Evening Dress (c. 1857-1935)
This beautiful hand-quilted silk/satin/fur coat was made by Louvenia Price, a woman who was born enslaved in Massachusetts. She worked as a dressmaker even after she was emancipated, and made this coat for her own use. It has a pocket, which suggests it was more than just a decoration garment, and two ribbons at the waistline to secure it to the wearer’s body. It was passed down to the maker’s descendants.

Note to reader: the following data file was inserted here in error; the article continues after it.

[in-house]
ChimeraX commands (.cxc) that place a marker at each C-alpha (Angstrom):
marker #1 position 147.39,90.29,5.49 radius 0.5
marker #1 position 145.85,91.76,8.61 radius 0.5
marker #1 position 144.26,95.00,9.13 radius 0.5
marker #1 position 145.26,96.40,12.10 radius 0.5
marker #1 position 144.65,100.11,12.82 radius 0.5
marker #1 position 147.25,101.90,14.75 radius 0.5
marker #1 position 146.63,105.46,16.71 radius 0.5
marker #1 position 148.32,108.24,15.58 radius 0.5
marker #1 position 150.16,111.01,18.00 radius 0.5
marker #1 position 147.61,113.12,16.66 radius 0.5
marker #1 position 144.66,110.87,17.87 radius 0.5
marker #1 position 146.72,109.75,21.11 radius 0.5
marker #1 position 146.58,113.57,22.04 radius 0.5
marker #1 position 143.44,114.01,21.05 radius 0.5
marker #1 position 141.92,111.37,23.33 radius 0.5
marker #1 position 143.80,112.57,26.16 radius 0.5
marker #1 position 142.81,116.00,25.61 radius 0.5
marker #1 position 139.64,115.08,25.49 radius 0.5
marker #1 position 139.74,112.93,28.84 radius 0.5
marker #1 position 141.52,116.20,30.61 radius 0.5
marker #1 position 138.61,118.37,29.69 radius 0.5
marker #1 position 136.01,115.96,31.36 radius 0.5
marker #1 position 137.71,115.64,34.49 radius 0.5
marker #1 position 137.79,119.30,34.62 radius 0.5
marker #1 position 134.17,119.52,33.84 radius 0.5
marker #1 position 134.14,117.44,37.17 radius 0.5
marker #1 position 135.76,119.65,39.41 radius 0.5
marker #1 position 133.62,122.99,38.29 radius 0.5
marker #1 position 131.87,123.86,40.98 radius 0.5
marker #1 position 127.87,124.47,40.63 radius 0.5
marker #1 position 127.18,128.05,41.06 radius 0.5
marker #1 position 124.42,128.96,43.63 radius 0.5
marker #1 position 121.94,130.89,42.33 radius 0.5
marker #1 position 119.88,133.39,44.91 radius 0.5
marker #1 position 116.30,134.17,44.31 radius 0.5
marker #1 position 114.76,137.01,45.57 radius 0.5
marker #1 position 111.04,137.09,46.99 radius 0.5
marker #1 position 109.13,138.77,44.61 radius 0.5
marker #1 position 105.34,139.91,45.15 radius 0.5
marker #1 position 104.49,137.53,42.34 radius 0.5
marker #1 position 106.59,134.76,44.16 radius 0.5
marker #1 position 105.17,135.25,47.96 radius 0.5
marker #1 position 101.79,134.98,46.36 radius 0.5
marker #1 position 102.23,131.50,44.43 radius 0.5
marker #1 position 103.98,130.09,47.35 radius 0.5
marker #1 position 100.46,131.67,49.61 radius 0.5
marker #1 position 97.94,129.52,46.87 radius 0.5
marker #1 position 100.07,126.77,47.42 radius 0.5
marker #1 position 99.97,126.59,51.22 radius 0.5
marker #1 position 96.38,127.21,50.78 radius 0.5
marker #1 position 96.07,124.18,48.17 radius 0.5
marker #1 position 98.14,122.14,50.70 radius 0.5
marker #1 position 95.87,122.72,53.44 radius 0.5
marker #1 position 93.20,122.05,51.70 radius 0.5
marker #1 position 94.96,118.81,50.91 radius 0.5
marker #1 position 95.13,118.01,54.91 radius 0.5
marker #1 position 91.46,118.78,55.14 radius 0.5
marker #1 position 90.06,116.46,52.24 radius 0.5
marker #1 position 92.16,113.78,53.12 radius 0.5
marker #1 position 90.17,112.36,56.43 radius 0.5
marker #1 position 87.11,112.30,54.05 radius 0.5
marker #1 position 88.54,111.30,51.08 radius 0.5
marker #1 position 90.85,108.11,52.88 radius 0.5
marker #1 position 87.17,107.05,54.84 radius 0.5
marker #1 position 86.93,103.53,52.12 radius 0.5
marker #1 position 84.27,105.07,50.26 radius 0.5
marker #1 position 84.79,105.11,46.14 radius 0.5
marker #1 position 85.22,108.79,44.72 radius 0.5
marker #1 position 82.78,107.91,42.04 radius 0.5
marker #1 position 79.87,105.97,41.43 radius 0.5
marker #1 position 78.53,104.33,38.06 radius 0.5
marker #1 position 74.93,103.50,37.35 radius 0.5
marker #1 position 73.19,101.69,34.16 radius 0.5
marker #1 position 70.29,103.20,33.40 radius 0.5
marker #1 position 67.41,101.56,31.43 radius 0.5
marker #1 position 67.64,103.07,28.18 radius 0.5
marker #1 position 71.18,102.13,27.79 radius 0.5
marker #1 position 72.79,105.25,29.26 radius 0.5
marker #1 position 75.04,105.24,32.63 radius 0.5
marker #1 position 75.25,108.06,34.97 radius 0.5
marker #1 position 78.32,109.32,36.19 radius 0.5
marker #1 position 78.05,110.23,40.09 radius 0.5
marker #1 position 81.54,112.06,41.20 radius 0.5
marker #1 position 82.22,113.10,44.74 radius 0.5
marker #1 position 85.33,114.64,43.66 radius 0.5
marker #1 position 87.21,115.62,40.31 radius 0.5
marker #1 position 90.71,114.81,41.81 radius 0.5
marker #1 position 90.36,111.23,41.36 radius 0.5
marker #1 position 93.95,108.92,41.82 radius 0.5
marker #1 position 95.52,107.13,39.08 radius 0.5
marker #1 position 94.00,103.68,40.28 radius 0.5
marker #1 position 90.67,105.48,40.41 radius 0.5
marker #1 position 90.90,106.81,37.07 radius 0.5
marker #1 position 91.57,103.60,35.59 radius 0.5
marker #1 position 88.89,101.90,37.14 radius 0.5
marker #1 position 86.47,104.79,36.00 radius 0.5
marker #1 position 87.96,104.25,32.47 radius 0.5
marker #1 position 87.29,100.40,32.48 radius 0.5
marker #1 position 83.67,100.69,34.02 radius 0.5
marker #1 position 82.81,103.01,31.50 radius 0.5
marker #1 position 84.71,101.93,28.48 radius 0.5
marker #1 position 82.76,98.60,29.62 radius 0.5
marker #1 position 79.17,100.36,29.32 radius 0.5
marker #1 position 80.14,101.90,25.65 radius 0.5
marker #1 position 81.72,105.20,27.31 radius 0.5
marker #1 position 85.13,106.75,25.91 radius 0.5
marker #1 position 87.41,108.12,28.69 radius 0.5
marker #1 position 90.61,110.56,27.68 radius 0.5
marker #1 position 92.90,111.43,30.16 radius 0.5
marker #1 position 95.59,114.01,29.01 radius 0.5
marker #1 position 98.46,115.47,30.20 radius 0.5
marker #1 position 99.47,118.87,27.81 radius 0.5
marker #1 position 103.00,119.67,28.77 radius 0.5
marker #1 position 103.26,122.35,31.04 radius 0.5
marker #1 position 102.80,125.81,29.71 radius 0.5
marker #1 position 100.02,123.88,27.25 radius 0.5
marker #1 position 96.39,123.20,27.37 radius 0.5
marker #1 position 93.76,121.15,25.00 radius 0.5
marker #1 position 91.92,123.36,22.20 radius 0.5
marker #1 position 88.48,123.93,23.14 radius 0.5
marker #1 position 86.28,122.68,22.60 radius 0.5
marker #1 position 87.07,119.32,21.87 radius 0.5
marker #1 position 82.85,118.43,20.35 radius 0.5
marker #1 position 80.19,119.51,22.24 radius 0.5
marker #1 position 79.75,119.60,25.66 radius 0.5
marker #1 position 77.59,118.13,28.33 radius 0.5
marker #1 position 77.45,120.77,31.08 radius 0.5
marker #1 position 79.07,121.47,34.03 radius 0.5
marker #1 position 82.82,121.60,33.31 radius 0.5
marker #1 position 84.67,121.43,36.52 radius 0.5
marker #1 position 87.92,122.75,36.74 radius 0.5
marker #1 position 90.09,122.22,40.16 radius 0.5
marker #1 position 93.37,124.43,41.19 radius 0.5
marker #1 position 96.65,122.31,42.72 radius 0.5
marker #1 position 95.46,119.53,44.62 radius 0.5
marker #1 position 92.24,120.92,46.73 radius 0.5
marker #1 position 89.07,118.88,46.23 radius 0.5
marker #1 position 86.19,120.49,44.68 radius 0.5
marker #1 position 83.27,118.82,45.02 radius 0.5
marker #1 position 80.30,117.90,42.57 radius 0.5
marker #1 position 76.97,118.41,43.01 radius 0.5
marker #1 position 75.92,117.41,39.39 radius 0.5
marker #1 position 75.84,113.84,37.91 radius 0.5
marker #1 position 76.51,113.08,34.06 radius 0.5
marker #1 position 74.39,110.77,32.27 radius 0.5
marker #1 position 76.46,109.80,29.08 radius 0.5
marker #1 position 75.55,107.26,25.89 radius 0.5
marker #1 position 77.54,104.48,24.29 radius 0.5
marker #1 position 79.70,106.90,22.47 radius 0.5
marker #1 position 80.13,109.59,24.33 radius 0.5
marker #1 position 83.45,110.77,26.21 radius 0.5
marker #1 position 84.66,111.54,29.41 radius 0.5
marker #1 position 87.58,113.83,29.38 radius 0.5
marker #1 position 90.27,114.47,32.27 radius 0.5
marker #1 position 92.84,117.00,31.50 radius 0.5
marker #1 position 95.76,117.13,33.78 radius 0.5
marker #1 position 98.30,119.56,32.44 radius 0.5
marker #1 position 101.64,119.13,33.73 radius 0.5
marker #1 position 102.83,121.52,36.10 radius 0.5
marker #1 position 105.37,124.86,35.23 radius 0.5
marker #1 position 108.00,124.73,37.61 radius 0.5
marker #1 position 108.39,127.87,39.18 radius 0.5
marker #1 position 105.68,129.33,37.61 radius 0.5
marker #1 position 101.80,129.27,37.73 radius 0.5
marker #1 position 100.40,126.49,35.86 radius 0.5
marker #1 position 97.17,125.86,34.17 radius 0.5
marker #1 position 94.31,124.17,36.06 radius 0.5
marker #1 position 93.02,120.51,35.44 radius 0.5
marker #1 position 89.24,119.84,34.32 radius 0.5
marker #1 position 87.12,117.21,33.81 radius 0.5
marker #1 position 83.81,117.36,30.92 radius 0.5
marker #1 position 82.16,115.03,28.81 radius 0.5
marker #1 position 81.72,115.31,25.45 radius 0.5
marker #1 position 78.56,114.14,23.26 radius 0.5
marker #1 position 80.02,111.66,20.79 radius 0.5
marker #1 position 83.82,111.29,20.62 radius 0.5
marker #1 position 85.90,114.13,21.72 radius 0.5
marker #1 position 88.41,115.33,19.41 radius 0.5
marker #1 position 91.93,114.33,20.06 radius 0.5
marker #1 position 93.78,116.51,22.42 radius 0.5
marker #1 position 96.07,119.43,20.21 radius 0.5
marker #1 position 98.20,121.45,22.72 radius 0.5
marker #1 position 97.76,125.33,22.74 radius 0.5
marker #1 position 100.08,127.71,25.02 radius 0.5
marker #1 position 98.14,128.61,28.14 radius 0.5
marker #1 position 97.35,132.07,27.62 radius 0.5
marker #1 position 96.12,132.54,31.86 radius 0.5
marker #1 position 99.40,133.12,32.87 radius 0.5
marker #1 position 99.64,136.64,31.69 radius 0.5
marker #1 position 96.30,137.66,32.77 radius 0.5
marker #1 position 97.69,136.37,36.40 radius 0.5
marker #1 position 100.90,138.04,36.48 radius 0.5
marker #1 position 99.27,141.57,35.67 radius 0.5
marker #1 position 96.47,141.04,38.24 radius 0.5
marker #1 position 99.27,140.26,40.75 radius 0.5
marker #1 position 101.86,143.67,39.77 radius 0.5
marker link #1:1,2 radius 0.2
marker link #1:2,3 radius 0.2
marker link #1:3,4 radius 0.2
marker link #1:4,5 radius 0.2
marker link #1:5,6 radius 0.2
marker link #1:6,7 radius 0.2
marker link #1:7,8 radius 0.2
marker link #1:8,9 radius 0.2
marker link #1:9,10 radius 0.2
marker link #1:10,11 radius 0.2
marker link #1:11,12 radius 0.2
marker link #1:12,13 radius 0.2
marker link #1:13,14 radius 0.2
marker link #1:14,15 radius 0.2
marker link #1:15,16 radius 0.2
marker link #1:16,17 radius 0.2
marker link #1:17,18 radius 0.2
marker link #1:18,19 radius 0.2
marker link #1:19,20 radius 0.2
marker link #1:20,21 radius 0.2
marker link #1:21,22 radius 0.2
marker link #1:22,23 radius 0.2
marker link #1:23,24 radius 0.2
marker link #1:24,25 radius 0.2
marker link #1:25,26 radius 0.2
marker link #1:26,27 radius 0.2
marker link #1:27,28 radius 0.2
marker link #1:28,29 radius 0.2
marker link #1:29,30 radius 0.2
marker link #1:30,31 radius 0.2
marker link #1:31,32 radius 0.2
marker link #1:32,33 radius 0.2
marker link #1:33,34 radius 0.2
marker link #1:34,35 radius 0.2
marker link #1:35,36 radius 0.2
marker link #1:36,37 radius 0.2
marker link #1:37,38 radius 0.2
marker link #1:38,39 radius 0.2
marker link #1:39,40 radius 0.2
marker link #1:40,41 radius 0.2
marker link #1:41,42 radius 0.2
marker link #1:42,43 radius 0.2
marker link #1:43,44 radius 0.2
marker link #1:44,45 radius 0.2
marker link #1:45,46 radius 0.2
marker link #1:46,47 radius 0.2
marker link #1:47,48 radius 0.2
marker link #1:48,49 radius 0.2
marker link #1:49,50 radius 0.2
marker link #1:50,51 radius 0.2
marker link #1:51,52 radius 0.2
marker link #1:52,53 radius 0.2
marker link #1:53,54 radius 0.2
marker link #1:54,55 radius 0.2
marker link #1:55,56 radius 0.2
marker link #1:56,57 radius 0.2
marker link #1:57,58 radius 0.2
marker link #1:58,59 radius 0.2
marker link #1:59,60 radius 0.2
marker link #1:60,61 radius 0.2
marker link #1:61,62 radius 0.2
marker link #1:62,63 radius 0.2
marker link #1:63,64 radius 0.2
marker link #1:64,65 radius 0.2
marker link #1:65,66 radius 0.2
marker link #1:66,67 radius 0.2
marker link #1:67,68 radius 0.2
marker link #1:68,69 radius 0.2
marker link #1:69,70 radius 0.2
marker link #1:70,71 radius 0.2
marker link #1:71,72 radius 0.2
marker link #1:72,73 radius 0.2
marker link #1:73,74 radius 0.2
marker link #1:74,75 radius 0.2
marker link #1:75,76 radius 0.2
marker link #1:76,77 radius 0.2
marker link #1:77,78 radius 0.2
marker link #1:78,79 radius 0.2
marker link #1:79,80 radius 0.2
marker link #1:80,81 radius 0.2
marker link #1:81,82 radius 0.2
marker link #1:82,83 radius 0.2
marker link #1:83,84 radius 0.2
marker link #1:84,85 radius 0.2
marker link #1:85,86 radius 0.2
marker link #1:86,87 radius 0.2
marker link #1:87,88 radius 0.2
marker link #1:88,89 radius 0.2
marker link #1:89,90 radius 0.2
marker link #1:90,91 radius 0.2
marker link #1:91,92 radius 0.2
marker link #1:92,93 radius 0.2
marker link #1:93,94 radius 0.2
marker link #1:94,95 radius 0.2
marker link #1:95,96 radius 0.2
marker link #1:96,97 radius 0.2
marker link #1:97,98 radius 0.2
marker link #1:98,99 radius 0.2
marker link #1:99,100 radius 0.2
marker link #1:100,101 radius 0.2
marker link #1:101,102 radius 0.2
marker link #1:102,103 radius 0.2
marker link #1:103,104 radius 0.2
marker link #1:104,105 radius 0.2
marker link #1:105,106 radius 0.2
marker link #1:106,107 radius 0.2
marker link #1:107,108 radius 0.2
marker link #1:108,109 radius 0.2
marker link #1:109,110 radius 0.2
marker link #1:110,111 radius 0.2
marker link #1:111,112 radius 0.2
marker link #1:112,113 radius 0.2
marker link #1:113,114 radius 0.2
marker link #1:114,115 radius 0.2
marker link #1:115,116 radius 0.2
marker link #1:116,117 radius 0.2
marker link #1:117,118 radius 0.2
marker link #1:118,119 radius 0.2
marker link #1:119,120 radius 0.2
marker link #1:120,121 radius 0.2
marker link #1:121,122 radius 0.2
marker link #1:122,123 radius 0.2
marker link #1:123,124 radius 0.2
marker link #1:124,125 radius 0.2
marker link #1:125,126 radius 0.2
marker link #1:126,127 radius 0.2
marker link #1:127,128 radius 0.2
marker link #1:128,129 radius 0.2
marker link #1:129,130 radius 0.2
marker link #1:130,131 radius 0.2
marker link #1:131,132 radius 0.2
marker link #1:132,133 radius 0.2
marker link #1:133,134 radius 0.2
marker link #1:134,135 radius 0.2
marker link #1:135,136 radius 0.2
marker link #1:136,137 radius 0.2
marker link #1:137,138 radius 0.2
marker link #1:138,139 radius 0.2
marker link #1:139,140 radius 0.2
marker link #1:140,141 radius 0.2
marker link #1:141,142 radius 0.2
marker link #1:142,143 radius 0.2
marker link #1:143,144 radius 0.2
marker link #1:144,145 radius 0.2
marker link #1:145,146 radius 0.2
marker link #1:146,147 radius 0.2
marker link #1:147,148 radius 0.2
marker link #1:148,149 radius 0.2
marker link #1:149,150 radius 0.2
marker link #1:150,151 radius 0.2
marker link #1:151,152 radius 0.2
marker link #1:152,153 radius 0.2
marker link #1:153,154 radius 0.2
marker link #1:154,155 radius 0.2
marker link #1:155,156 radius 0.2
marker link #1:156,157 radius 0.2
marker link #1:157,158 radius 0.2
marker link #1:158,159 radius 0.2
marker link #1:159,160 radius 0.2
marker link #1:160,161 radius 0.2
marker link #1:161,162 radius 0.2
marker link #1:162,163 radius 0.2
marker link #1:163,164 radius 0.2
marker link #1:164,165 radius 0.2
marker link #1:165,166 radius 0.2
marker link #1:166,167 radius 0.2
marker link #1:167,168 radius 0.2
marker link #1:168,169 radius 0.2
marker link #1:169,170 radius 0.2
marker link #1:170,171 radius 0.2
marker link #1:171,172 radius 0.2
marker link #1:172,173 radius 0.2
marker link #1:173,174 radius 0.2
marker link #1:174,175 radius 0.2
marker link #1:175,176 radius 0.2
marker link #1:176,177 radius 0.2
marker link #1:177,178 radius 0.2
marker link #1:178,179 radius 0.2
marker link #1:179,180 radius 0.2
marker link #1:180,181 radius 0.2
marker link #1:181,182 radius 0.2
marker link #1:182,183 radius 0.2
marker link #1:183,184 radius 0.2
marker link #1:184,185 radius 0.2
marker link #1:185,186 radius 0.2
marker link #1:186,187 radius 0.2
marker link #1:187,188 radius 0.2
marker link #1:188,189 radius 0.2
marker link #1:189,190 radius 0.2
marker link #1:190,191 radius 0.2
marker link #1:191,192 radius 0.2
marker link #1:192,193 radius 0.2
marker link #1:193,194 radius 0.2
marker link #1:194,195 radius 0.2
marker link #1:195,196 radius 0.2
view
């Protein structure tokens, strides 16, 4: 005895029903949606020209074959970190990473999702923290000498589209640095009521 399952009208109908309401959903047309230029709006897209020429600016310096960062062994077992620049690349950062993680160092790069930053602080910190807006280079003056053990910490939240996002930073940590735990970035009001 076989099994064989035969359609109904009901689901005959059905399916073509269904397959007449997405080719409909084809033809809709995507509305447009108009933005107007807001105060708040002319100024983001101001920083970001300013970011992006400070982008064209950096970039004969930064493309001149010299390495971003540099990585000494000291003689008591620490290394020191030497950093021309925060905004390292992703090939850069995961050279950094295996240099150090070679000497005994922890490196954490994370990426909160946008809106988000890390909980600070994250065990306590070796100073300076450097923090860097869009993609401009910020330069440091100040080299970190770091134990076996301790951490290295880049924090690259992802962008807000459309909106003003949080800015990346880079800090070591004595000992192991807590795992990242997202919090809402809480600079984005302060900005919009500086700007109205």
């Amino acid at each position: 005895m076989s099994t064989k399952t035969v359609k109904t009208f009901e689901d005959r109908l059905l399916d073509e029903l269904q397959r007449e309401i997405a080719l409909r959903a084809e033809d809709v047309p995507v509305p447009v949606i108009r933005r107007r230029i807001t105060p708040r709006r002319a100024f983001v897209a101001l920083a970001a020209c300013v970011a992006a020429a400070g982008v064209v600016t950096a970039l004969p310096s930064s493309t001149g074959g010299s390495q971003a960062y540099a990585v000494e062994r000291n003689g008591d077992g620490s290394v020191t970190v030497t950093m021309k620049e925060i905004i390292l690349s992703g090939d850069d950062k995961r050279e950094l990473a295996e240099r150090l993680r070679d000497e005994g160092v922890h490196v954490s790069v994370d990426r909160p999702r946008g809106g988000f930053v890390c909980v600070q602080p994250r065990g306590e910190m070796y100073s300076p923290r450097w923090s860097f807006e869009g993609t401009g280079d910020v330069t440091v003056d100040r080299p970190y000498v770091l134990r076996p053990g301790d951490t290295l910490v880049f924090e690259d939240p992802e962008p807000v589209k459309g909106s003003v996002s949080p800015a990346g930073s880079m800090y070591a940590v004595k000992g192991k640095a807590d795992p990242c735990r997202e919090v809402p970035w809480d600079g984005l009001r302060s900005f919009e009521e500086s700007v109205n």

This dress is very beautiful, and the fact that Price continued to make dresses after she was emancipated suggests that it was something she really loved doing. It looks like it would have taken quite a bit of time to make since it was most likely quilted by hand. She used designs popular in the late Victorian period, which suggests that Price had some interest in the era or just loved the design patterns of the era. The dress looks expensive and fancy, and it was made with silk satin, silk velvet, fur, and metal, so it likely has some cost attached to it. The sleeves begin near the elbow, which creates a cape-look from the front; this could be interpreted as looking intimidating (along with the dark colors mixed with the shiny orange). Price made this for her own use, and I imagine she used it for practical purposes instead of just wearing it to look fancy. It has a pocket and a strap that tightens around the waist, so she may have used it when she was doing some kind of activities and didn’t want it to slip off. The maximum height of the dress is 54 inches and looks like it goes all the way to the ankles, which tells us that Price was likely a short woman. It seems like a thick and warm dress, so Price probably wore it most in the winter, but not outside in the snow as to not ruin it. The picture makes it look like it’s in great condition, so it was very well taken care of by its wearers. Price must have been an expert quilter because it looks like there are no rips or tears on the dress as well.